Burger bar closes after more than 30 years in city A dining institution in Vermillion has closed its doors for good. Penny and Red Sailer stand by the sign of Bimbo's Burger Bar Monday afternoon, on the eve of the restaurant's sale to a new owner. The Sailers operated the eating establishment for more than 33 years. by David Lias The grills that have been fired up on a daily basis at Bimbo's Burger Bar for more than three decades are cold today.
The fast food restaurant, which has become an institution in Vermillion, served its last meals Tuesday. Bimbo's owners, Penny and Red Sailer, have sold the business.
At the end of business Tuesday, the Sailers locked up Bimbo's for the last time. Customers who stopped by Monday after learning that Bimbo's would be open for only one more day would often ask who the new owner is.
The Sailers preferred to keep that bit of news to themselves, to allow the new owner the chance to announce his plans for the business.
"The new owner gets the keys on Wednesday," Red said Monday afternoon, "but don't ask me what it's going to be, because he hasn't told us. We'll have to wait and see what happens when he takes over."
Penny wishes the new owner the best of luck. "If he doesn't run it as a Bimbo's, we won't cry," she said. "An era is an era, and I'd like to be part of an end of it."
A new experience
Penny and Red had no experience in the fast-food business, which was in its infancy in South Dakota when they opened Bimbo's in Vermillion on June 12, 1966.
"A guy that owned the franchise was from Rapid City, and I was a painter in Rapid City, and I knew the fellow that owned the franchise and he talked us into coming down here and opening this Bimbo's and running it for him," Red said, "which we did for the first 10 years. Then we bought it in 1976, and owned it ever since then."
Since 1976, Bimbo's has been a mom and pop operation, with help from the Sailers' four children, Jadeen, Malinda, Jody and Jill.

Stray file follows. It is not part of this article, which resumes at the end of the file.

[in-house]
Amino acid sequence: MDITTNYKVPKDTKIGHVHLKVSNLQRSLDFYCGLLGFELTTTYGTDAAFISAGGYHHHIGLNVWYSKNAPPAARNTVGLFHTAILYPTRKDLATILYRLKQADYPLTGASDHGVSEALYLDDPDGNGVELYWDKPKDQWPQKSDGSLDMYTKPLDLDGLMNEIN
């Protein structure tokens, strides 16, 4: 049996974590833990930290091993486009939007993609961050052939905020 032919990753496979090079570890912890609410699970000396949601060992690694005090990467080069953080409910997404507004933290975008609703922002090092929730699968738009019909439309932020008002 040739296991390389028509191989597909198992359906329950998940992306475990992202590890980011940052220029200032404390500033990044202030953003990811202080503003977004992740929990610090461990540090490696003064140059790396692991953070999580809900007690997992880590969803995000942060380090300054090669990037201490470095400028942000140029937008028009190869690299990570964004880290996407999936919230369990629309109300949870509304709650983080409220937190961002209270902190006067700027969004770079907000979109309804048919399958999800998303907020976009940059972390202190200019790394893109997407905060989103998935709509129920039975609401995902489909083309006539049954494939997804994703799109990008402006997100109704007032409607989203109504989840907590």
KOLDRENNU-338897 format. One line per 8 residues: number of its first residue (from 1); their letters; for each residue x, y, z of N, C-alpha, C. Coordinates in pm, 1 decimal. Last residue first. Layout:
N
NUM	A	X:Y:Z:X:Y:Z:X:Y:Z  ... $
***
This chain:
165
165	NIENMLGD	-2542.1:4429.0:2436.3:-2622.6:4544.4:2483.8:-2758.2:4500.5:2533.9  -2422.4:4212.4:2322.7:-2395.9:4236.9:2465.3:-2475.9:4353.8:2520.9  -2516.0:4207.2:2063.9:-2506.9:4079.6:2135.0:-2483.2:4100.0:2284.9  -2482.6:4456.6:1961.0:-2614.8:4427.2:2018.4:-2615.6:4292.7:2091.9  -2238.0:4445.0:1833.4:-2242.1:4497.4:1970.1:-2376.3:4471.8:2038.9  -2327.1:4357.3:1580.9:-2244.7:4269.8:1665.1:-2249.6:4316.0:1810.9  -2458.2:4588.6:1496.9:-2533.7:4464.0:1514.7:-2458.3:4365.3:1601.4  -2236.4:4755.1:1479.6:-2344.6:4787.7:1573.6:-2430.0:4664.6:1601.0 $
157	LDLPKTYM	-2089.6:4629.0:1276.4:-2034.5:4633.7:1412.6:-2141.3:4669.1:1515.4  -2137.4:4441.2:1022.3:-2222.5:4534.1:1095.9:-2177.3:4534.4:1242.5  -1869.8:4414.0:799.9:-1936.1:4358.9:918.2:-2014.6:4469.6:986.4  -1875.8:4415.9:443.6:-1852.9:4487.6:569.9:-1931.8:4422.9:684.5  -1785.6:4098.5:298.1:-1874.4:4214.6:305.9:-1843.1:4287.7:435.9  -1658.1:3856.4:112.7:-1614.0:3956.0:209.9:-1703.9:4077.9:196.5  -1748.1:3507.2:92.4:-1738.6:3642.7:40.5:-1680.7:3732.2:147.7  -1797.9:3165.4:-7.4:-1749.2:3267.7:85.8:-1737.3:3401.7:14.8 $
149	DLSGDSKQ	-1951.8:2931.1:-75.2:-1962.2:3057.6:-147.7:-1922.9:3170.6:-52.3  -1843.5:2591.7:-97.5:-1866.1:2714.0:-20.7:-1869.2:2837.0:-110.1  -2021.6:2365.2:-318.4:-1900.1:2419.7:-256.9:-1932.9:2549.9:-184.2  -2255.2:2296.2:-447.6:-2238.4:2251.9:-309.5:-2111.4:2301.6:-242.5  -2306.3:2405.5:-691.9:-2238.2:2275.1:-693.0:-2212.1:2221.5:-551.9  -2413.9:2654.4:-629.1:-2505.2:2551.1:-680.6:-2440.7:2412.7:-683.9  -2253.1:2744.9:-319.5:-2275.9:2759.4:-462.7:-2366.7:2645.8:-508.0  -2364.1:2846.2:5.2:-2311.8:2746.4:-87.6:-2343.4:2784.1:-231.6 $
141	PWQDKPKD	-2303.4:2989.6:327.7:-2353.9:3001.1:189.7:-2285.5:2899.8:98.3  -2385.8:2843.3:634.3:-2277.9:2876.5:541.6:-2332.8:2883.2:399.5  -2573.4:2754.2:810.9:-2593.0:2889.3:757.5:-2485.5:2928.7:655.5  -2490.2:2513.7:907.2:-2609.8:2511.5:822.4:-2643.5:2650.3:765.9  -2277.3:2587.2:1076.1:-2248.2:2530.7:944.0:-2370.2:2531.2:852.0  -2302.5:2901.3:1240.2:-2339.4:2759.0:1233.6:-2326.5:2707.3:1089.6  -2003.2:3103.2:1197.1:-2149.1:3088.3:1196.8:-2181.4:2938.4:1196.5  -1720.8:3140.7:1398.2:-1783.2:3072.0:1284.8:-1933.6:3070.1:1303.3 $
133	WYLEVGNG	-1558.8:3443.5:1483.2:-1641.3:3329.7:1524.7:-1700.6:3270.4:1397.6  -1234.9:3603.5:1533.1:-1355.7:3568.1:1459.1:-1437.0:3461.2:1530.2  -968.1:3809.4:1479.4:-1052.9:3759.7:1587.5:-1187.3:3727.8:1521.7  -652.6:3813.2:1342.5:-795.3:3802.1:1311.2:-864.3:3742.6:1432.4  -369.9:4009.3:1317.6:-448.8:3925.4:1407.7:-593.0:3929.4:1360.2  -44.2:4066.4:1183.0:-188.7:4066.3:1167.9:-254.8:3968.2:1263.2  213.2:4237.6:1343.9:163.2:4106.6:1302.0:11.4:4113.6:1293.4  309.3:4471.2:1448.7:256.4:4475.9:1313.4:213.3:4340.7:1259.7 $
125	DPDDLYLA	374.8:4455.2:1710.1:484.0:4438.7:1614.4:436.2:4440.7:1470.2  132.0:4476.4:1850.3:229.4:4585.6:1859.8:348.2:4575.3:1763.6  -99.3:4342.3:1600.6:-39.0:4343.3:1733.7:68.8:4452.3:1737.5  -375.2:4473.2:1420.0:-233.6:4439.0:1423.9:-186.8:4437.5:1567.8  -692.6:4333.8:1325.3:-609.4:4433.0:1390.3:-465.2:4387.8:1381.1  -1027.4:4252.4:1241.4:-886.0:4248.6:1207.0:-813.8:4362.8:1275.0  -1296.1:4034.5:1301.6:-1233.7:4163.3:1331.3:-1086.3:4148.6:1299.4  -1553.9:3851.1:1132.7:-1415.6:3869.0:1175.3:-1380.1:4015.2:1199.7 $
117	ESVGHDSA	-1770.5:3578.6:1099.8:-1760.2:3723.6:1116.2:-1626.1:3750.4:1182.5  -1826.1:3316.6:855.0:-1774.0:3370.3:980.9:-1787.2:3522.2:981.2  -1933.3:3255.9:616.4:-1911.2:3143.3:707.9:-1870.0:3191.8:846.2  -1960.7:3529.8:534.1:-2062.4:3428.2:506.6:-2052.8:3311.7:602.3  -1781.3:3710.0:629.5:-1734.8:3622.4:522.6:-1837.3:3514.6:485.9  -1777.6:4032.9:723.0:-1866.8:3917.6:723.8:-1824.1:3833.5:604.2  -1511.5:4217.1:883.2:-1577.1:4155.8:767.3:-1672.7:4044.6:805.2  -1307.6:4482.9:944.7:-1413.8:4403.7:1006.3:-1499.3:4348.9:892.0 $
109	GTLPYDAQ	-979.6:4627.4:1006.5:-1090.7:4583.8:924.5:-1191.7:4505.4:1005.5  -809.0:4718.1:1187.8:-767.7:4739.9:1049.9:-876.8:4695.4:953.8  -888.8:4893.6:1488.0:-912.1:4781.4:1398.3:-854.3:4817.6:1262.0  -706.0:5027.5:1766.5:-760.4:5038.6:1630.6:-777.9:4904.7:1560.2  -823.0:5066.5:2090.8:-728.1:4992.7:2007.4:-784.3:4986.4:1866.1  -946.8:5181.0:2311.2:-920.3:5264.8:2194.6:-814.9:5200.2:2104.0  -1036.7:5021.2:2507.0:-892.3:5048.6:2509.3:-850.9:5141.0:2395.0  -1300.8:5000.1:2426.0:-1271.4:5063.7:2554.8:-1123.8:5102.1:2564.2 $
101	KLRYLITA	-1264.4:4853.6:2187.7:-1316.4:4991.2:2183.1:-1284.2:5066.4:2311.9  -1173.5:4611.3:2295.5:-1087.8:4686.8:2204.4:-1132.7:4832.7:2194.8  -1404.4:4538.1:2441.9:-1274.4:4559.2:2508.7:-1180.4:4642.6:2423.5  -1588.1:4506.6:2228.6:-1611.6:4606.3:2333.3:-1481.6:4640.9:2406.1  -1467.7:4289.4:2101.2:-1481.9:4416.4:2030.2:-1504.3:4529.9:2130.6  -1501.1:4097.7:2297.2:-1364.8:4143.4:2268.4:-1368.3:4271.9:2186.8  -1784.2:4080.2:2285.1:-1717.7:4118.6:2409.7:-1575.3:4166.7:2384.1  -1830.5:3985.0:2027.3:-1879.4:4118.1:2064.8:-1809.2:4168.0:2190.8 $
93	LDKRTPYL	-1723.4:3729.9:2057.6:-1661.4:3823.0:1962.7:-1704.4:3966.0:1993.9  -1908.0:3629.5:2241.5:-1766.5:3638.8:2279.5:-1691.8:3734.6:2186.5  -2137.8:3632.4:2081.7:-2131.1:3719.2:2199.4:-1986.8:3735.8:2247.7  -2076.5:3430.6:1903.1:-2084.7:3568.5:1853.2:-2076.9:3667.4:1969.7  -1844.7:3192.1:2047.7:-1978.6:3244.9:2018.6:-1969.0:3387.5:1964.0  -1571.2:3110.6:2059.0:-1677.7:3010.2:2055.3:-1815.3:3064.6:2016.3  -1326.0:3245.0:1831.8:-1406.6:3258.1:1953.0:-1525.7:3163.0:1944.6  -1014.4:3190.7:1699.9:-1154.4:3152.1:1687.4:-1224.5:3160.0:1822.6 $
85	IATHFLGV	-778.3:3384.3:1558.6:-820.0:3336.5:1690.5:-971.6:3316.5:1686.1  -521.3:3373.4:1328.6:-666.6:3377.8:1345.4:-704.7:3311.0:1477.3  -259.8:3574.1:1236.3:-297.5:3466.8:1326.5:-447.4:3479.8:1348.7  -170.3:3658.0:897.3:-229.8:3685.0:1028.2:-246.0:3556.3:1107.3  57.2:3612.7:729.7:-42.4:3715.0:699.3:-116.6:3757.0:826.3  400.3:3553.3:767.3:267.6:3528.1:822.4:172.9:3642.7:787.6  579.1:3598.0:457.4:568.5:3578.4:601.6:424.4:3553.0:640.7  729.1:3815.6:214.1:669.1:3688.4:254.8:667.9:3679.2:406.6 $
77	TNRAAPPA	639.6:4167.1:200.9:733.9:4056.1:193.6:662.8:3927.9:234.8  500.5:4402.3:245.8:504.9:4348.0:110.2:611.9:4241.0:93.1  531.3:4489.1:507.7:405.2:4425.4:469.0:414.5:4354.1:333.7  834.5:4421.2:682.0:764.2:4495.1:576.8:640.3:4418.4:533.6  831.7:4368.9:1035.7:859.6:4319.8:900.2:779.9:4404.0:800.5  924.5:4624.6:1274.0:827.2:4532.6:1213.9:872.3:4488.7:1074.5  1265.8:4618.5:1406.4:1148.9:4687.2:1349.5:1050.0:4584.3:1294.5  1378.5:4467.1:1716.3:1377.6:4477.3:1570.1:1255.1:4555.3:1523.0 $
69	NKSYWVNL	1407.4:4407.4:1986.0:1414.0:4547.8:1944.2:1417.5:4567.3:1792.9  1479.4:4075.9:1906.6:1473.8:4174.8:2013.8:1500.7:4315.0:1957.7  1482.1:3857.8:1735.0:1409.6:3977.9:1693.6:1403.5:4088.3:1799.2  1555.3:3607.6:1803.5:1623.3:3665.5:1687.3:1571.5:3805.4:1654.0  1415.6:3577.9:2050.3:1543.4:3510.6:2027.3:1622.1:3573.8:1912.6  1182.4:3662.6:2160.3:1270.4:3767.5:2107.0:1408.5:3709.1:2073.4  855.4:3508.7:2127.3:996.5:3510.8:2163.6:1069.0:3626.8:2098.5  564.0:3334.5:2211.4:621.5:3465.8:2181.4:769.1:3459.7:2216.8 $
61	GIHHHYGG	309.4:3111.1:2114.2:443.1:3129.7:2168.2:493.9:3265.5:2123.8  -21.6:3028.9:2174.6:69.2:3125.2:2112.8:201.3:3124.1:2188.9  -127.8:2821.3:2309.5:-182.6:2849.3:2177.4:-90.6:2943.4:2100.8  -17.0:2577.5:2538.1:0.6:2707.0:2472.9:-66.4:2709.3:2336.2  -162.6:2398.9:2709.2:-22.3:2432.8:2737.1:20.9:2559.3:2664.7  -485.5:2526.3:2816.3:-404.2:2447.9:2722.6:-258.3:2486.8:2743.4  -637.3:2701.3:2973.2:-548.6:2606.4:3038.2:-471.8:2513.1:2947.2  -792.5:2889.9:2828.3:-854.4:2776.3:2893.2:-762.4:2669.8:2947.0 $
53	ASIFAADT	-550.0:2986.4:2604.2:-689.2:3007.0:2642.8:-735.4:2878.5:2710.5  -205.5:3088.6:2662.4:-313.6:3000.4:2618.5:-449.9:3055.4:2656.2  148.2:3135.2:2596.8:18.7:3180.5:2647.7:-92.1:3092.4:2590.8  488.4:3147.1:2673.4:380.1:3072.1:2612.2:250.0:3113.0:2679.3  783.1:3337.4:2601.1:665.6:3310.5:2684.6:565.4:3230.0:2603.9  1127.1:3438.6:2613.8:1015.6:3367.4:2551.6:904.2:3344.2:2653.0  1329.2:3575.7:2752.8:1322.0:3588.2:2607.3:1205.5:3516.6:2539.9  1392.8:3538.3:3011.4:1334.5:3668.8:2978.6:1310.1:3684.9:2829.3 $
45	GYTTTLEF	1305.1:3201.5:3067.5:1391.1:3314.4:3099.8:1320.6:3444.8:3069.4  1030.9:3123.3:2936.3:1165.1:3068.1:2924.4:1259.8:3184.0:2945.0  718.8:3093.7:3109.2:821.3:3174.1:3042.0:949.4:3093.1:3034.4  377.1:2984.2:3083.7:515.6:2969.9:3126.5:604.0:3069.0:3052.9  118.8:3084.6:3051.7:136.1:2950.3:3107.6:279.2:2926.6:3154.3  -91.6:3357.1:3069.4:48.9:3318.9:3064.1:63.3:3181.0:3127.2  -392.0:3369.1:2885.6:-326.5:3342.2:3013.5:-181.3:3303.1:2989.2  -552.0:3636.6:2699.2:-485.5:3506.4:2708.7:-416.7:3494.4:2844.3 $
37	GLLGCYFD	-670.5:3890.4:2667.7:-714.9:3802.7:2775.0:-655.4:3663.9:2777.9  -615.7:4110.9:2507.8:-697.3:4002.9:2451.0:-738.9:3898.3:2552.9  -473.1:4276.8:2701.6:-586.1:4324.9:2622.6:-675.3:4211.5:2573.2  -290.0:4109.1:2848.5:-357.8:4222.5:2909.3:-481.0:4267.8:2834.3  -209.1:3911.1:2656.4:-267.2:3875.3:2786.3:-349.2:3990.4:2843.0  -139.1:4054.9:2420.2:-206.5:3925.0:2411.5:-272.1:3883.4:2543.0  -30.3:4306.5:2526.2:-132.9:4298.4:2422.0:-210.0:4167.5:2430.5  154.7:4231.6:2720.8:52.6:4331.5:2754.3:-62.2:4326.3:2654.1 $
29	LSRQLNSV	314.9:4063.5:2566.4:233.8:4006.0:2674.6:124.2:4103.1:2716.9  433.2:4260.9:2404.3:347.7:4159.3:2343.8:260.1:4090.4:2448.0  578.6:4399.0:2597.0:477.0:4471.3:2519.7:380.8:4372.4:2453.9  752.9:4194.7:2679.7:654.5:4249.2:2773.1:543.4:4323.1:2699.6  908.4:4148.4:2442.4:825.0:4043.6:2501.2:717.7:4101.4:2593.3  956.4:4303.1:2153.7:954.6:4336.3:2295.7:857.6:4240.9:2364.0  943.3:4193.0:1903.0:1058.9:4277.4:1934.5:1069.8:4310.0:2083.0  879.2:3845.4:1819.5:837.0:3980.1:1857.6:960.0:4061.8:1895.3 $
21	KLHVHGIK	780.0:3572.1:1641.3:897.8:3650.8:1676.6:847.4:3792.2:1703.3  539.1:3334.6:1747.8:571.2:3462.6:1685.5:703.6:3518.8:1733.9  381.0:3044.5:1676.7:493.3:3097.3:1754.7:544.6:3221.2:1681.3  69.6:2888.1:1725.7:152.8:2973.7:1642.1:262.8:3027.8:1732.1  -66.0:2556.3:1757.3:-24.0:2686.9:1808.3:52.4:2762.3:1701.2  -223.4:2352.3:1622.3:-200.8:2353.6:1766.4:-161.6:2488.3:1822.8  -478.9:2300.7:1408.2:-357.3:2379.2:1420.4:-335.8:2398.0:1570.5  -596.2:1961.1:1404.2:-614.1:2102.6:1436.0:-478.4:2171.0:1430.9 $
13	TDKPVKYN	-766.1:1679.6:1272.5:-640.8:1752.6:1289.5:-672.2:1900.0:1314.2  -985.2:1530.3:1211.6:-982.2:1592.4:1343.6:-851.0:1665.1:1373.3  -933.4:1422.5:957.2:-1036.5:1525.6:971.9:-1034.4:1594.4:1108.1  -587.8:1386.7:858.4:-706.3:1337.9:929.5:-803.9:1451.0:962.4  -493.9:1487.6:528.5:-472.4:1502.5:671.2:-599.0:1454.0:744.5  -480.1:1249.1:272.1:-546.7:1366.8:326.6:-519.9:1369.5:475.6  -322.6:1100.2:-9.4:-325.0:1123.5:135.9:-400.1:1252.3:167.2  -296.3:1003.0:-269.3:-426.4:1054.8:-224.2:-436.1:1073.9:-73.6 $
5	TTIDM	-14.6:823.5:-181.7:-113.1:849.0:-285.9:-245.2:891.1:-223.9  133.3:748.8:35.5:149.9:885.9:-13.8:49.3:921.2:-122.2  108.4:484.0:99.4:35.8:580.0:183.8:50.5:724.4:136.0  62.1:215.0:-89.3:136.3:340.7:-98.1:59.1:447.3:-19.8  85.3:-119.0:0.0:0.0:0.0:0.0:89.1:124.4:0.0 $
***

"They all worked here from about the time they were in eighth grade until they were in college," Red said.
"Without them, we could have never stayed here," Penny said. "We could never have been here this long without them."
People who hankered fast food when the Sailers first arrived in Vermillion could visit an A&W Root Beer stand or visit the FroStop. Both of those two businesses, however, were only open during the spring and summer. Bimbo's was open year 'round.
Bimbo's has, until this week, outlived its competitors.
"Since we first opened, we've seen a lot of them come, and a lot of them go," Penny said.
Even though Bimbo's was part of a franchise, it had humble beginnings here back in 1966. It wasn't much more than a hamburger stand at first. People couldn't even stick around to enjoy their meals. There was no indoor dining area.
"We didn't have any inside seating," Red said. "It was just a walk-in establishment, with a little lobby."
"We added the inside seating later, due to the demand of the public," Penny said. "At that time, drive-up windows were obsolete. They have since come back, but at that time, they were not in the public demand."
Back in Bimbo's early years, a hungry customer could purchase a satisfying meal simply by emptying the loose change from his or her pockets.
"Hamburgers, when we first started, were 15 cents apiece. Now they're 65 cents apiece," Red said.
A serving of onion rings cost 22 cents in 1966.
The Sailers kept up with customers' changing tastes over the years by adding to their menu. For example, when Bimbo's first opened, it offered only one size of hamburger. At the time of its closing, its menu offered burgers of a variety of sizes, clear up to a half-pounder.
"Our menu has increased to four times the size that it was on the day we opened," Penny said.
"Although we still have everything we had when we started," Red said.
"The original menu is still here," Penny said. "We have just added to it."
Tremendous local support